Last December, we were part of an Asean group of scholars who were flown from wintry Tokyo to Naha, Okinawa's sub-tropical capital. Briefed extensively on Japan's foreign and defence policies, we learnt how Okinawans are unhappy with the base arrangements that Tokyo proposed. When American forces invaded the island in 1945, 30 per cent of the population died. Seventy years later, Okinawa, with only 1 per cent of Japan's population and 16 per cent of its land mass, hosts 75 per cent of the US military presence in Japan.
We visited the residence of the US consul-general in Okinawa. Perched on the crest of a hill, it had a splendid view of Futenma air base. The view substantiated the key Okinawan gripe: because the base is surrounded by many homes, residents are upset about the noise and safety issues. Even subsidies for soundproofing of homes have not reduced discontent. Said one exasperated official: "No matter what Tokyo does, it would be perceived badly. If Mr Abe were to give a million dollars to each Okinawan, he'd be deemed to be using bribery."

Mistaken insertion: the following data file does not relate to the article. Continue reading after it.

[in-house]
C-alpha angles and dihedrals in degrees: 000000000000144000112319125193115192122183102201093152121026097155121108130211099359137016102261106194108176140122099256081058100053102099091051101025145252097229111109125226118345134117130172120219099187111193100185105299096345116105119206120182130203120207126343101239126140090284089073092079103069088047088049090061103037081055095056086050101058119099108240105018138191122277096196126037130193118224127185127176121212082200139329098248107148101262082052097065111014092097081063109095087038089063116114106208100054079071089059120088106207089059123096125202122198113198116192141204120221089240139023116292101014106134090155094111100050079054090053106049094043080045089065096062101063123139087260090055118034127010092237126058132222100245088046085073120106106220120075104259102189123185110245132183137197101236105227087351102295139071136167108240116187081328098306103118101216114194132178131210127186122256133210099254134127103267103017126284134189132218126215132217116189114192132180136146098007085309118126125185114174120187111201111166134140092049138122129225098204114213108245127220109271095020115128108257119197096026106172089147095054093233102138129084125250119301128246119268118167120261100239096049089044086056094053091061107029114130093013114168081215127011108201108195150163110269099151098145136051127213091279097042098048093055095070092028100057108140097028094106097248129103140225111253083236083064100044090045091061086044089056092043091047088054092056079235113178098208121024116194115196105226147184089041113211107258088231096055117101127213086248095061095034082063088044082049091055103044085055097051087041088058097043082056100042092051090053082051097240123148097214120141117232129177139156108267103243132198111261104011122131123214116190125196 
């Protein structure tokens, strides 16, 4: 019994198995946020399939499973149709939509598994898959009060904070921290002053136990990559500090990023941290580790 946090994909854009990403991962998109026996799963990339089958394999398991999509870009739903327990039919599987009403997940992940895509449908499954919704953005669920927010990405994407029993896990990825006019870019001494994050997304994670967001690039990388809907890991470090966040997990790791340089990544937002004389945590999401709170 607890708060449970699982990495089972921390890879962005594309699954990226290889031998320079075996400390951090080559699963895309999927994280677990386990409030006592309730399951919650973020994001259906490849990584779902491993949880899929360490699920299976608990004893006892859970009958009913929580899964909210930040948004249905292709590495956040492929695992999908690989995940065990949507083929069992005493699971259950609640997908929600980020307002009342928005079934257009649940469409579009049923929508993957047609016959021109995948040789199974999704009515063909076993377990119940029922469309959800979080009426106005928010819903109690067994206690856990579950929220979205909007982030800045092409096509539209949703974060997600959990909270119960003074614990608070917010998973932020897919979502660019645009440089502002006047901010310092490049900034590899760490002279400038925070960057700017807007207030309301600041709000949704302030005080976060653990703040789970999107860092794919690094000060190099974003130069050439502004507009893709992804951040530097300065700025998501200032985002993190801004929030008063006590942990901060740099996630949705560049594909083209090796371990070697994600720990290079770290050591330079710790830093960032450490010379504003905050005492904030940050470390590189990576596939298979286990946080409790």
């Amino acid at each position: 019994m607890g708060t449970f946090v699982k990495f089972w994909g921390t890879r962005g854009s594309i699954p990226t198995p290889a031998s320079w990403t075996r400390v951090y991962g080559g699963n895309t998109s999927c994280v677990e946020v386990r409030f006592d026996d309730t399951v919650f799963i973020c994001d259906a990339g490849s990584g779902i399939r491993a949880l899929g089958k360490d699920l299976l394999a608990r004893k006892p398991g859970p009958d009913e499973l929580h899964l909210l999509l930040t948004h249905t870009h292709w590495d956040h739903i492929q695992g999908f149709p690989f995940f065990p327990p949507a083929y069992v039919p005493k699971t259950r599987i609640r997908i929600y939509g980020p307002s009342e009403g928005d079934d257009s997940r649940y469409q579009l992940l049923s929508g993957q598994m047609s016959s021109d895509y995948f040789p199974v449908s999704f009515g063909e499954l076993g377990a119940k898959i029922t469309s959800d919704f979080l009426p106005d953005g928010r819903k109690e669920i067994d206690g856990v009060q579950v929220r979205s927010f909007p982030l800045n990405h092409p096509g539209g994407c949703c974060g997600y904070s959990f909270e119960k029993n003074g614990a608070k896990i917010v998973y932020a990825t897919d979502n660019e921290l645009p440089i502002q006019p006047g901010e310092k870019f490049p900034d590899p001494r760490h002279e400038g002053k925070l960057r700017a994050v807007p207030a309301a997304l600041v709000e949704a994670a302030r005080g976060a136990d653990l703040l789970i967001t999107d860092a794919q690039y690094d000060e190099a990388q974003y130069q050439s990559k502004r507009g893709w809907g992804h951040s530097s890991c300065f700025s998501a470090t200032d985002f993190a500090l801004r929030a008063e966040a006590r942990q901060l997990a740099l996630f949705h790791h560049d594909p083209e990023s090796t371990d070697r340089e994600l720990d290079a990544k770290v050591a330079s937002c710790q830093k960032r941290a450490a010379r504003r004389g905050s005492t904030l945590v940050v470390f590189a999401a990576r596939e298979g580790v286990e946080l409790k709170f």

In November, Okinawans elected as governor Mr Takeshi Onaga, who opposed the construction of a new US base in Henoko to replace Futenma air base. Mr Onaga wants Futenma moved to other parts of Japan, if not outside Japan altogether.
In Tokyo, we thought that Japan rightly feels a palpable sense of concern about its immediate region, given festering territorial disputes with China, Russia and South Korea. A senior official, using his iPhone, played a video of Chinese venture capitalist and political scientist Eric Li, speaking at the Global Strategic Review conference in Oslo organised by the International Institute of Strategic Studies. Mr Li stated that China's maritime assertiveness was "brilliant strategy", given that it did not result in war.